Why I Took My Perfectly Healthy Implants Out



Our lives are filled with decisions. Some decisions are insignificant, but every once in a while we make a decision that creates a landmark in our journey of discovering what is core to us. This is a story about one of those decisions.


I got my implants on the friday before 4th of July in 2008. It was an exciting time for me. My boyfriend was on a deployment in the navy and we had planned for me to go visit him in Japan after I went on a weekend girls trip to Palm Springs. I was excited to go to a new land, that was, leave the Land of Flat Chested Girls to go to the Land of Normal Looking Girls.


I had long been insecure about the debt in my bra, and I finally caved to the idea of plastic surgery when a co worker had gotten them done a few months earlier.


This story is about why I took them out, so I will blur past the surgery, the trip to Japan and the first couple years I had them. I will write about that in another post sometime.


I was thrilled that going bra and bathing suit shopping was no longer a literal “you don’t measure up” experience. I felt that my implants hid my “abnormality” of having small breasts.
After my husband and I got married in 2010, I went back to school to become a Holistic Health Practitioner/Massage Therapist. As we practiced different types of massage, I became a little annoyed and resentful that I couldn’t relax completely when I was face down on the table. One example was during Table Thai class. Traditional Thai is a type of bodywork that involves the practitioner working on the clothed client while they are lying on a mat on the ground. Sometimes the practitioner uses her bodyweight to do certain moves. Table Thai is essentially TT but on a table, and let me tell you, it is pretty amazing. But there were certain moves that I could feel my body resisting because I knew the fully pressure of somebody on my upper back would make me feel like my implants were going to pop out. I couldn’t quite get to that ahhh state because I was self protecting.


I felt annoyed that I was missing out, simply because of my implants. My resentment began to grow.


Thankfully, I never had any medical problems, and they looked great. But I began to resent the fact that it was me who was paying the price because of some sexist belief that my body wasn’t up to par. when I couldn’t wear normal t-shirts without bringing attention to my body, when I couldn’t do pull ups or push ups the way I used to (doctors don't tell you that they cut the lower part of your pectoral muscle, and it is forever damaged), when I realized I would have to pay to replace them, when I realized that I may have to choose between something valuable (say like my child’s education or a sport etc) and replacing an implant due to age or potential damage.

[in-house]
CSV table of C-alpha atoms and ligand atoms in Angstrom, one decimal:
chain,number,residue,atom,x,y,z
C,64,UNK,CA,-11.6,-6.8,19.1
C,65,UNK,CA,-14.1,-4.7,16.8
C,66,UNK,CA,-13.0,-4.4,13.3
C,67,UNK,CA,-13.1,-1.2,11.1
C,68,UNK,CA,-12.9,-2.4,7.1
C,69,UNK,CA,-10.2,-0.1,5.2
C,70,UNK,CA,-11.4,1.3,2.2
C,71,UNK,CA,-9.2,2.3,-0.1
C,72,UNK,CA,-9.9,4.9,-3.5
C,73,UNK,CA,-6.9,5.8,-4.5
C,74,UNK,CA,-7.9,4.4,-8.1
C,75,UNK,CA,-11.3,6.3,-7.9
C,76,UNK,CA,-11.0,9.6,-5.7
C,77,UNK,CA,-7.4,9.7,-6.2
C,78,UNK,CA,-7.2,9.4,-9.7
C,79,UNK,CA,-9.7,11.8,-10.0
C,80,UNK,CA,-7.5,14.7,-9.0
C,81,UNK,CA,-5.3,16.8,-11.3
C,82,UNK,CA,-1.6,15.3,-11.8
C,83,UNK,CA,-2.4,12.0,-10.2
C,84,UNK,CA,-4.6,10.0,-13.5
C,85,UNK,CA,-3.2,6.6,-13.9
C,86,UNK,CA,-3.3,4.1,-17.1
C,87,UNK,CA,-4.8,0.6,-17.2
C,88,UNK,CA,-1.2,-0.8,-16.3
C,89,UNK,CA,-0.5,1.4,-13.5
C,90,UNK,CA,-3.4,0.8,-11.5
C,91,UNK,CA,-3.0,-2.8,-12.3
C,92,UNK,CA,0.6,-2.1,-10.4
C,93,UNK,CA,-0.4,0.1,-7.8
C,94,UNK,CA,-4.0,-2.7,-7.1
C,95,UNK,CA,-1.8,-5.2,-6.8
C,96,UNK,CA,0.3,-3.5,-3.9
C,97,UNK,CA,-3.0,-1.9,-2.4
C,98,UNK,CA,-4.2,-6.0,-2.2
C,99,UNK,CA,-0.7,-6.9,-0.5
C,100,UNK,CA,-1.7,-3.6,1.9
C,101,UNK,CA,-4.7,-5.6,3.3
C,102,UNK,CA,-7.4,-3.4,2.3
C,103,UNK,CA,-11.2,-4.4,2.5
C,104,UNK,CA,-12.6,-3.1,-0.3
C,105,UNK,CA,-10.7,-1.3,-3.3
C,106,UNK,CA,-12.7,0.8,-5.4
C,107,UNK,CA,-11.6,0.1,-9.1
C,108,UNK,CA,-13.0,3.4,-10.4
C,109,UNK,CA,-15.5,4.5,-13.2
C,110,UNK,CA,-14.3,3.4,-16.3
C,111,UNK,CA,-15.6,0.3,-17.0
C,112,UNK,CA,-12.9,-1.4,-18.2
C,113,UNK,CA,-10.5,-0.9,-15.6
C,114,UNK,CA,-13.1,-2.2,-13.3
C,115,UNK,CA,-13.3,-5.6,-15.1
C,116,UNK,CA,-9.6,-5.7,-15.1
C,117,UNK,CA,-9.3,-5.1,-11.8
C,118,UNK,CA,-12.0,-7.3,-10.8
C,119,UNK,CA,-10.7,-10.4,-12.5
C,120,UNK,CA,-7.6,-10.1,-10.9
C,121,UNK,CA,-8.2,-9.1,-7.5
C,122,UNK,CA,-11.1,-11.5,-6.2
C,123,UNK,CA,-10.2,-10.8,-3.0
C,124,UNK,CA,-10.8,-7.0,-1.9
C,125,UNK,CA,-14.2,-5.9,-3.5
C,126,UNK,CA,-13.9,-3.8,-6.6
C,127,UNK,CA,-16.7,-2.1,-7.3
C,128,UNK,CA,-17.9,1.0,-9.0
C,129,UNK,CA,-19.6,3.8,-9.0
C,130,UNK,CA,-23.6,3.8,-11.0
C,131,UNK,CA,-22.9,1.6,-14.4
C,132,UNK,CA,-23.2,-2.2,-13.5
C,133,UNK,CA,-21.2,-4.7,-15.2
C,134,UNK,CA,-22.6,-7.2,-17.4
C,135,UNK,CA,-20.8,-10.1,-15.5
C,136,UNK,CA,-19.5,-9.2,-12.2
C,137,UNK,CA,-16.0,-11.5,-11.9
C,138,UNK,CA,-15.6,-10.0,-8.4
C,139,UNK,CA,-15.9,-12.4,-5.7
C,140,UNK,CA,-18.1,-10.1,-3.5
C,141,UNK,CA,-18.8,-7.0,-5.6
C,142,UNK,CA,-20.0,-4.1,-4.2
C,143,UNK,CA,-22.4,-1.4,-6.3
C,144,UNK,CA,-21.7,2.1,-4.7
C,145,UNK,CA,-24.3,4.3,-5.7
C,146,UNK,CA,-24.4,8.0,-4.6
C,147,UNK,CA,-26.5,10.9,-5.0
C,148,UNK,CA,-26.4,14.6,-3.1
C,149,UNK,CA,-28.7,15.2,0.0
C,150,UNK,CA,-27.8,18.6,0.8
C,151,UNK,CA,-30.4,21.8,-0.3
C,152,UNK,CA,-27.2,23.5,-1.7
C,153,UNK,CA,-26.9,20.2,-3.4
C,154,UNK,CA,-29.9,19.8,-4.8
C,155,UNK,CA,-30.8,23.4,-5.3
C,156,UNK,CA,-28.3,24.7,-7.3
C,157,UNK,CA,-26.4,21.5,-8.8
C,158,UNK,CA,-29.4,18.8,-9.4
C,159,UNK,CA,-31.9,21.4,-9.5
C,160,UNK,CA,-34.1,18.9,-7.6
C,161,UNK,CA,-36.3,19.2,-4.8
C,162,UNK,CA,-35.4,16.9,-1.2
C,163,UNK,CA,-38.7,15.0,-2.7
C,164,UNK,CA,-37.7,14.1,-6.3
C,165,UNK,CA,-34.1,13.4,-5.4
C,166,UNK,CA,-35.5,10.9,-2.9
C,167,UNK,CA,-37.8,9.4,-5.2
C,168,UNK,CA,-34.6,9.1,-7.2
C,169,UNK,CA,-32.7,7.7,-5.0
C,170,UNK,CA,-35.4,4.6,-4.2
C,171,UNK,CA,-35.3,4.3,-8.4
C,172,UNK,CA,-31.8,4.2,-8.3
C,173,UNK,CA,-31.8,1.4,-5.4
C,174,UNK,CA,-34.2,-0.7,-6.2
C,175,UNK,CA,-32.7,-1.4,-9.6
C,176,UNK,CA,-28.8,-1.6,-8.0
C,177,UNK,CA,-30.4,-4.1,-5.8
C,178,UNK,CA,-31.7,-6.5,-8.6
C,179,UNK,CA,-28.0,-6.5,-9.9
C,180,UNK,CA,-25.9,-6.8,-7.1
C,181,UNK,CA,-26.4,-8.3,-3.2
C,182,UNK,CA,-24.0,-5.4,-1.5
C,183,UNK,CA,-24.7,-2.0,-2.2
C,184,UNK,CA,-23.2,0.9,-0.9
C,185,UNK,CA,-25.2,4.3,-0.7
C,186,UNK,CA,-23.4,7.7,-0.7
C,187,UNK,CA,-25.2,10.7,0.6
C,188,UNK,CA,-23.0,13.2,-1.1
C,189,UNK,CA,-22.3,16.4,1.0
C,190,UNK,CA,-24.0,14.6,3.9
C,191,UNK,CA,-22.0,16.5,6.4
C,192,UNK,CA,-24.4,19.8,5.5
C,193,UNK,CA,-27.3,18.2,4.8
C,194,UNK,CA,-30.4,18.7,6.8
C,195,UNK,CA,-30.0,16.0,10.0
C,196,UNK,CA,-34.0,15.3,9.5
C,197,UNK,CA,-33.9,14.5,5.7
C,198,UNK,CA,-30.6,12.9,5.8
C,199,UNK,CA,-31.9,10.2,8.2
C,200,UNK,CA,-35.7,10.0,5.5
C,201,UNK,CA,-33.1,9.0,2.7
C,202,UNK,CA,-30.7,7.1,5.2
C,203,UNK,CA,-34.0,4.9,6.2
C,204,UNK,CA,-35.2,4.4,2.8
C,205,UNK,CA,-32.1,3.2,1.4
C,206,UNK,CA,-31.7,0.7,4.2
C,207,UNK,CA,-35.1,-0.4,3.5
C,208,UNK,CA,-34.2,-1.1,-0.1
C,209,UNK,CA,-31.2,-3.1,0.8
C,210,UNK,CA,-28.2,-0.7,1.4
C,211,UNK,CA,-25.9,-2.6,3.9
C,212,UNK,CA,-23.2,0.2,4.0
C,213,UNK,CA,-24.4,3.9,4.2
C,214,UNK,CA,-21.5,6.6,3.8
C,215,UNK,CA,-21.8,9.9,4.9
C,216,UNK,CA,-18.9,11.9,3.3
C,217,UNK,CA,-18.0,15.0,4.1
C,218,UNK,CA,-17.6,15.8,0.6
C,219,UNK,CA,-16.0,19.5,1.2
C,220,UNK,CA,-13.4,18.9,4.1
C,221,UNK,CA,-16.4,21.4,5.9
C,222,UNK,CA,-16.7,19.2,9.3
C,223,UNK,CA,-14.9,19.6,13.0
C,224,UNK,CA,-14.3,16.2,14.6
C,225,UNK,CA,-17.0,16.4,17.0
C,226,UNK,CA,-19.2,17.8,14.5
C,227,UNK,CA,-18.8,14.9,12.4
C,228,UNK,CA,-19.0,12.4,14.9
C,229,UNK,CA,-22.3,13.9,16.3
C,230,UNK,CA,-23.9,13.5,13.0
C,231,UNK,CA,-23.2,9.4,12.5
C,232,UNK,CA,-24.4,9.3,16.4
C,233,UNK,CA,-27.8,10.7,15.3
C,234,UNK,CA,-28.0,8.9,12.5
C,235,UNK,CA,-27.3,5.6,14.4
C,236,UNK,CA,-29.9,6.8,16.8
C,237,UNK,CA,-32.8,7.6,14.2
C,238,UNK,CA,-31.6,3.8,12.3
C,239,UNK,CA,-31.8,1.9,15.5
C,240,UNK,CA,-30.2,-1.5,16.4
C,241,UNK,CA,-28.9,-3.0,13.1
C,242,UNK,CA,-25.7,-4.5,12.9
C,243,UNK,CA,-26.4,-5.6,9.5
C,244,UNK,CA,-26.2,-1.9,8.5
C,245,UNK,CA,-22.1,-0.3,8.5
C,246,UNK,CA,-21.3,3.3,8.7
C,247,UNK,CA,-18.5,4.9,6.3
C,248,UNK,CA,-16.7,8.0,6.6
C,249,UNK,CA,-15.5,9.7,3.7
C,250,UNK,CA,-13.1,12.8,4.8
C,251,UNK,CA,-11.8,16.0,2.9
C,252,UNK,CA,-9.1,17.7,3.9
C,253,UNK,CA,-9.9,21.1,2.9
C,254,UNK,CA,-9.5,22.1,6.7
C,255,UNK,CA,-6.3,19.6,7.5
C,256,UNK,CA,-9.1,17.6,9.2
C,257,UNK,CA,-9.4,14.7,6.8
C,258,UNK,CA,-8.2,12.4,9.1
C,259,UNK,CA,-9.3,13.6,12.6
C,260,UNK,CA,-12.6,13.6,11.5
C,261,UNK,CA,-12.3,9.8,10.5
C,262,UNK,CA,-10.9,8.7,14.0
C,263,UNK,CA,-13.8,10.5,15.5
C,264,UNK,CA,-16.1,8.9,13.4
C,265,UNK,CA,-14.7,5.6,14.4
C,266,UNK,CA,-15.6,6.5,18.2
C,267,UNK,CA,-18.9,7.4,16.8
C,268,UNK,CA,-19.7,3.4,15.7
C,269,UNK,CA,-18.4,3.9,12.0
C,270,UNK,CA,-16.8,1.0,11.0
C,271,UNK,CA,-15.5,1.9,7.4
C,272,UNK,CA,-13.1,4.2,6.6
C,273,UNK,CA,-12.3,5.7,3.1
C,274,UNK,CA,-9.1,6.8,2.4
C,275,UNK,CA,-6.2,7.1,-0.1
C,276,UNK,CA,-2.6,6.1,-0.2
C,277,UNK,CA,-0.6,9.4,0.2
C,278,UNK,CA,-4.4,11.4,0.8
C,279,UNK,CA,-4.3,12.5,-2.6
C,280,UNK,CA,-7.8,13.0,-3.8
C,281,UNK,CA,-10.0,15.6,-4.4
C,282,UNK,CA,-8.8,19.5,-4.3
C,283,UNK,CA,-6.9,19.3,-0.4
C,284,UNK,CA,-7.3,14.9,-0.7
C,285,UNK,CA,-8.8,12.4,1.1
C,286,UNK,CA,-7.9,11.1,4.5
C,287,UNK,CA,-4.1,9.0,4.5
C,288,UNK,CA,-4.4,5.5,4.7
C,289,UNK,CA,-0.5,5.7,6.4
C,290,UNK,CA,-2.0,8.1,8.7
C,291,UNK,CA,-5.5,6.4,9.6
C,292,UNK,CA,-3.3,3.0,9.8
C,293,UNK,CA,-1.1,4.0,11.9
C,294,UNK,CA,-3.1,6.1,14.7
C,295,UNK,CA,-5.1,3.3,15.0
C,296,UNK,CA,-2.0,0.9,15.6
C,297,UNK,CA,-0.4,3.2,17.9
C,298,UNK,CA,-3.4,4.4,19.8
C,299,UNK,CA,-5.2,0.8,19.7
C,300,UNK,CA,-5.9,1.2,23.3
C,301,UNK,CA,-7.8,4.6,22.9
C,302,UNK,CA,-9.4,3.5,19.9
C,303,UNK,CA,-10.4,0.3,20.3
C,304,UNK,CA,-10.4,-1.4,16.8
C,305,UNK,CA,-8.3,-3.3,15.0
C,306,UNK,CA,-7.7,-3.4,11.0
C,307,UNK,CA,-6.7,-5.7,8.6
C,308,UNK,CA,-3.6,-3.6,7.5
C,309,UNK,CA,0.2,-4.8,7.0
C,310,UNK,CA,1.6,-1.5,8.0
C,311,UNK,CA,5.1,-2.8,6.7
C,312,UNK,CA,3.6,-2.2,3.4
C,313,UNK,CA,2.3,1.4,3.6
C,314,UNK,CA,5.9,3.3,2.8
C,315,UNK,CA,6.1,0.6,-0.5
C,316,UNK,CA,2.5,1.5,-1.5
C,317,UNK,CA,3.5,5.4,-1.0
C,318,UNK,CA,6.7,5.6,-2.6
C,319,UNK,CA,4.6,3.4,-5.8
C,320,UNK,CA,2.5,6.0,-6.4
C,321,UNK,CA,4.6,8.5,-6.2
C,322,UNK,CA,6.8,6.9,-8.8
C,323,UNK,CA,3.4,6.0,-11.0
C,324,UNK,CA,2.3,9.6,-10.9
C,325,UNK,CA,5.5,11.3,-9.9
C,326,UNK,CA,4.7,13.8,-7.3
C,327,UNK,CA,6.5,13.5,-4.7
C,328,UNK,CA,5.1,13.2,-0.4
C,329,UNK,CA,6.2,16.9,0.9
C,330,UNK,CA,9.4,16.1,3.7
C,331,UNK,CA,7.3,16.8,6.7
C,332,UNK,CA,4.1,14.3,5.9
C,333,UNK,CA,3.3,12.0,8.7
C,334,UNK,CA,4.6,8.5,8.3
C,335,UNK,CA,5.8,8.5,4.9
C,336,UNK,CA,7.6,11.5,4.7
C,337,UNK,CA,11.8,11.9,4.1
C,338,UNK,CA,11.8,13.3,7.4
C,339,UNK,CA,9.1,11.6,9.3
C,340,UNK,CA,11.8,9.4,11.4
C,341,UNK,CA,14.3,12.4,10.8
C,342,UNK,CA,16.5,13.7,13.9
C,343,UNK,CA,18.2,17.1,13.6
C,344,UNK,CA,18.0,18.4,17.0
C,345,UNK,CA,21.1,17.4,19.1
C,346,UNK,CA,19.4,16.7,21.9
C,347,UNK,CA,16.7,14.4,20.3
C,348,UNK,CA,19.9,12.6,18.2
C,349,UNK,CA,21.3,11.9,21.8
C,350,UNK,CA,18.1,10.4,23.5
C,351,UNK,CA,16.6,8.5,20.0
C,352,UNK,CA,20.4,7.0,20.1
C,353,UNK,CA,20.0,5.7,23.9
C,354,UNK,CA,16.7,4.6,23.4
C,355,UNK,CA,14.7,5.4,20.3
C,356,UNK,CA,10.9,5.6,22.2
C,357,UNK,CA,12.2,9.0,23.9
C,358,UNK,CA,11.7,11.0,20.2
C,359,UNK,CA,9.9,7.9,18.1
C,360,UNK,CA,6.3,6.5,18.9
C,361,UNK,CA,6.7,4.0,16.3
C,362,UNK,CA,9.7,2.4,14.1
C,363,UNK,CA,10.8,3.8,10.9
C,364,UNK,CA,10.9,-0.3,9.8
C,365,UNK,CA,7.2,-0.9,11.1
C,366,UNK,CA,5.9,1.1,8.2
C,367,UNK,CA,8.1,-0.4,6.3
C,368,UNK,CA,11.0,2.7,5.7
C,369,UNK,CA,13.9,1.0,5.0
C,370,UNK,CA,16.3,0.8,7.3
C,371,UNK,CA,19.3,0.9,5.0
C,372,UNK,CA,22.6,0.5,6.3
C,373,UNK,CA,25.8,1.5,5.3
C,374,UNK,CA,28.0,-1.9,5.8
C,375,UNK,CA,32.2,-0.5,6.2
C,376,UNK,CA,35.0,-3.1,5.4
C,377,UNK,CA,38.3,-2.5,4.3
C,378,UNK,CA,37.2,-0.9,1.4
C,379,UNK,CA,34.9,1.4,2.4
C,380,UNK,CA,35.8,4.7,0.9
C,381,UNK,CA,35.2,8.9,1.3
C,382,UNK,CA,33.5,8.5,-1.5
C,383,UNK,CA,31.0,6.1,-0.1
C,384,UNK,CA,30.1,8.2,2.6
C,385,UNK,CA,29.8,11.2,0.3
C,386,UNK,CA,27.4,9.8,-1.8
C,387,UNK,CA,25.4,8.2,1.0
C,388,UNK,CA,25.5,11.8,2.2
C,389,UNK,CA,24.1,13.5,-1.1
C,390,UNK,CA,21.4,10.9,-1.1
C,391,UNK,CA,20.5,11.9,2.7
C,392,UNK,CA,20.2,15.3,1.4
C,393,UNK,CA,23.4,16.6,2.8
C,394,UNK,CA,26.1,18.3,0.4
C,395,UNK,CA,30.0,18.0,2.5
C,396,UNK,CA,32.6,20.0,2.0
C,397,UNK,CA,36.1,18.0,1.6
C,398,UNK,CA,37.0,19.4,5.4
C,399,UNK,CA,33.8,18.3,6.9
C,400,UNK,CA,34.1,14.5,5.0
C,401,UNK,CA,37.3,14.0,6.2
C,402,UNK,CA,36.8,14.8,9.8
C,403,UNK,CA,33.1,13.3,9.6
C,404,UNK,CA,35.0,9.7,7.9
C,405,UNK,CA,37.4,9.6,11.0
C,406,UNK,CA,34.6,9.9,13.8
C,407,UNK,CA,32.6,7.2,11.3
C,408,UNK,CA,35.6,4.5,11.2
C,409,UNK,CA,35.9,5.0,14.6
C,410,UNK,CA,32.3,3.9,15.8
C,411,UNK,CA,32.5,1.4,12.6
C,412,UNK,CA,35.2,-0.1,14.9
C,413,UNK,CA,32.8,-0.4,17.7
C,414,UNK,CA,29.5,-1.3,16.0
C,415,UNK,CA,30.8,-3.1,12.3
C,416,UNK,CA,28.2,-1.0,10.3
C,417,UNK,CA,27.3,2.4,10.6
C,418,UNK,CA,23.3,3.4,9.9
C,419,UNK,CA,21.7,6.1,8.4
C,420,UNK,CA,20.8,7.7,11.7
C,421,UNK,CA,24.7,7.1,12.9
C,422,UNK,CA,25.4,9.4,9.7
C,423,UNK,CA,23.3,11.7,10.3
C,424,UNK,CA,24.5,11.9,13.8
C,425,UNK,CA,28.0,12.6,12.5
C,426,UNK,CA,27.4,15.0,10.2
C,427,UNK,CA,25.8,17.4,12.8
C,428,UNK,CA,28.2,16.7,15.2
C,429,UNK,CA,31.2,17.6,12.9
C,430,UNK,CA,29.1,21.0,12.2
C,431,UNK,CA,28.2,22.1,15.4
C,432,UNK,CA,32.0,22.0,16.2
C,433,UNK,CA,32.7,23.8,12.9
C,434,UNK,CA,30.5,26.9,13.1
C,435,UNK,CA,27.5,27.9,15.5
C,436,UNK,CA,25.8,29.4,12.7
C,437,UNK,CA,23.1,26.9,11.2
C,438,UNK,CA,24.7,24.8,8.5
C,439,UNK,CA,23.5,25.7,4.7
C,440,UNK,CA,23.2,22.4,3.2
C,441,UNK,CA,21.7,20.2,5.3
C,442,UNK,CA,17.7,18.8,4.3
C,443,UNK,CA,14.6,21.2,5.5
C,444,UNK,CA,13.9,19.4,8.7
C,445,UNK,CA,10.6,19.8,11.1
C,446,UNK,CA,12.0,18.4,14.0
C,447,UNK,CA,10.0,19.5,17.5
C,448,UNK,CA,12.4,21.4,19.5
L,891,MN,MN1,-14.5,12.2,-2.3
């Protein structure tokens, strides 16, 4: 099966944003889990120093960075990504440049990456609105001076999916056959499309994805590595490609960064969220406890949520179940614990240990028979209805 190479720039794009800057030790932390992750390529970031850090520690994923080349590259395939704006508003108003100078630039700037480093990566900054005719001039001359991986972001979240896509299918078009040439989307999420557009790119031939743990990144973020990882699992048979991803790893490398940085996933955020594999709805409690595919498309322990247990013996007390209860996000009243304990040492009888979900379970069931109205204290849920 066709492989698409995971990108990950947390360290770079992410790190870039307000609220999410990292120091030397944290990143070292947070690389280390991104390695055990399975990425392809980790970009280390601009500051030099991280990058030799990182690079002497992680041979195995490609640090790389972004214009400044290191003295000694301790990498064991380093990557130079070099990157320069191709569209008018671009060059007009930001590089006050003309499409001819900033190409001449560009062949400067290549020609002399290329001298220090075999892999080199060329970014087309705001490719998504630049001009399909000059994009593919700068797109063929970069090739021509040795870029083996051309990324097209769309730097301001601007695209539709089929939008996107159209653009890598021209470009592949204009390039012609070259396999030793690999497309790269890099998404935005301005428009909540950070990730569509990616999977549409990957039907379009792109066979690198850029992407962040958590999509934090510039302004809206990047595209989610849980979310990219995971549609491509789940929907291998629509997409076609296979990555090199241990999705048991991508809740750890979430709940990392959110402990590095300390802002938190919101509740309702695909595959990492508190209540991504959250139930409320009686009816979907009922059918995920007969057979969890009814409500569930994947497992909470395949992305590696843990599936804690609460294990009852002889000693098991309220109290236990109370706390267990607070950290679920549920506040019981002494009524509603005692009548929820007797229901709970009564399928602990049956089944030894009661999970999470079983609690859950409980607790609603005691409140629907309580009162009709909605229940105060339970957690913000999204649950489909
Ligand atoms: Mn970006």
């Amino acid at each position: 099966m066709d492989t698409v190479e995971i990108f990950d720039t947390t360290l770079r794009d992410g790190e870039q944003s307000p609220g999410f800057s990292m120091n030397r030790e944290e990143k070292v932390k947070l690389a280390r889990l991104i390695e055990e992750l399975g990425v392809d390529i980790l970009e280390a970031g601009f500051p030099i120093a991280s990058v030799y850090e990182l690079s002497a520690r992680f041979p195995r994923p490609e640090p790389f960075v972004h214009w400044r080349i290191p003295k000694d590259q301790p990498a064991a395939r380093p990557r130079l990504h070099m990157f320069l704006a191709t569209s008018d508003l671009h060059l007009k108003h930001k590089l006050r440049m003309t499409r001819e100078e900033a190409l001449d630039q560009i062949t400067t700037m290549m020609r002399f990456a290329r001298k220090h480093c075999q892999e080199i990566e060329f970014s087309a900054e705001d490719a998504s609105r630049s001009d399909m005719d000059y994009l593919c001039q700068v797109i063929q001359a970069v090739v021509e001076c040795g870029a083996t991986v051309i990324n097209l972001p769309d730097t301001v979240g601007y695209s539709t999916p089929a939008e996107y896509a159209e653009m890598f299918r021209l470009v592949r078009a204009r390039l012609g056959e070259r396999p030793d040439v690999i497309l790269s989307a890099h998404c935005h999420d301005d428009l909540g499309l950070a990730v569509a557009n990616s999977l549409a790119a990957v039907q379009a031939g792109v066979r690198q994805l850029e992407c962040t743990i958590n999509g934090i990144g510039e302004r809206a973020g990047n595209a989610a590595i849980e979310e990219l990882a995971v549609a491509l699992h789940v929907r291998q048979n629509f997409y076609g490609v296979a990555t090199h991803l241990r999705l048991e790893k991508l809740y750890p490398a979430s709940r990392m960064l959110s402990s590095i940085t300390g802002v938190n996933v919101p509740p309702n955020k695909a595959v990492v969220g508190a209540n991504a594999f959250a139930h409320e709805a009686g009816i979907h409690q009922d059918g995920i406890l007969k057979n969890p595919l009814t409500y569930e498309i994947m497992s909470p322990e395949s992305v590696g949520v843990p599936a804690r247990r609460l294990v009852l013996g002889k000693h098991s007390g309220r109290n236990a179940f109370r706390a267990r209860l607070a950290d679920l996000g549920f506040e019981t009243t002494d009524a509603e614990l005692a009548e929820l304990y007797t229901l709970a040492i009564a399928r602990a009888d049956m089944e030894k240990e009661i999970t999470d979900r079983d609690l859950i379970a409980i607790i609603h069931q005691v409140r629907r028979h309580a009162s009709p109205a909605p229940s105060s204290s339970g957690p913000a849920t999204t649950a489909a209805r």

Another thing that really bothered me from the beginning was when people would compliment me on my body. I am no super model, but I am average height and athletic build, and apparently my perfectly shaped additions were like a cherry on top. Aside from the awkwardness of somebody talking about your body, it felt awkward to accept the compliment when they weren’t really “mine”. I felt like a fake, a poser, or like I was lying when I sheepishly said “thanks…”.


and especially the fact that I was perpetuating the belief that bodies need to look a certain way to be sexy, or even acceptable.
But the biggest thing that bothered me was the message that would be sending to not only my own children, but to the young girls around me. I imagined my daughters coming to me when they were in middle or high school, full of their own insecurities, and trying to explain to them that they were beautiful because of who they were not the way they looked, but being a total hypocrite myself. What message would it send to them that I had spent (and would spend) thousands of dollars and time on a cosmetic procedure that reinforced the idea that they were not indeed okay.


So I began to make a plan. I began to research the surgery, which I found was called “explant” surgery. I found a website called RealSelf where I could look at pictures, find doctors, and talk to people who had actually done it. I will write in more detail in another post on the surgery.  But the surgery itself was a destination that had plenty of practical and emotional obstacles to get over. Many doctors I visited to get them taken out looked at me with pity, saying I would be extremely unhappy, and so would my husband. It was completely dehumanizing.


Here I am 4 years after my explant surgery and I am so happy I did it. My life is not without the body image struggles that I had before surgery; I still have some pain deep down that God is helping me work out so I can be free from shame and fear of vulnerability. But I write theses stories because I want to share my pain, struggles and victory over the things that most of us struggle with, but cannot find the space to talk about.


I hope this story has inspired you, and perhaps encouraged you to take any scary step to anything that has been intimidating you. If you loved this story, please share it with friends.

  • Kat

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